The Flinders Journal of Law Reform is a refereed, scholarly journal with a national and international outlook. It seeks to disseminate information and views on matters relating to law reform, including developments in case and statute law, as well as proposals for law reform, be they from formal law reform bodies or from other institutions or individuals. The Journal publishes articles, case and legislation notes and comments and reviews of books on law reform-related themes. It is published twice a year and the two issues per year constitute a volume of the Journal.
Browsing Flinders Journal of Law Reform by Subject "Aboriginal Australians"
(Flinders University School of Law, 2008-04) Spivakovsky, Claire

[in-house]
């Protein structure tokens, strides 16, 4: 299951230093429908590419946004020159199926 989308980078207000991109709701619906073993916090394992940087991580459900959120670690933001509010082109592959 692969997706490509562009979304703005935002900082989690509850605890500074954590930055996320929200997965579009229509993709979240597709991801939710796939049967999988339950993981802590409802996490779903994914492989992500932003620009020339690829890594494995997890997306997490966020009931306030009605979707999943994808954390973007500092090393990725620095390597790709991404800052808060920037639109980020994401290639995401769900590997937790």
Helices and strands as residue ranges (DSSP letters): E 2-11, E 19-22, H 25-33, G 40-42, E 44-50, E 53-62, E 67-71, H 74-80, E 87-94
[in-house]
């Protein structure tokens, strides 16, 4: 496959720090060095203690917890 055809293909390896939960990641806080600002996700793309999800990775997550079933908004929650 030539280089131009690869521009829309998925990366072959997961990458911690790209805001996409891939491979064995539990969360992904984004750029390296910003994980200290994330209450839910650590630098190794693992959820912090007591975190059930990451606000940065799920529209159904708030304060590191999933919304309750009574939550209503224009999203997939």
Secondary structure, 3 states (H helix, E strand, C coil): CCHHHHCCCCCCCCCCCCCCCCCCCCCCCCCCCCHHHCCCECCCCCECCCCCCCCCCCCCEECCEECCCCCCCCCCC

Offender rehabilitation has developed a stronghold on correctional practice in the past two decades. Further strengthening this grip have been three main principles for effective practice; risk, needs and responsivity. This paper will focus on the responsivity principle, which dictates that effective rehabilitation involves consideration of an offender’s cognitive behavioural characteristics and appropriate program delivery. In particular, this paper will analyse how this task has been approached by the Victorian Department of Justice in relation to Indigenous offenders. Drawing on recent interviews with Justice staff, it will be shown that Justice’s approach to being responsive to the needs of Victorian Indigenous offenders is more complex than addressing cognitive behavioural characteristics and program delivery. It involves meaningful interactions that extend beyond the Department of Justice and Indigenous offenders to include Indigenous communities.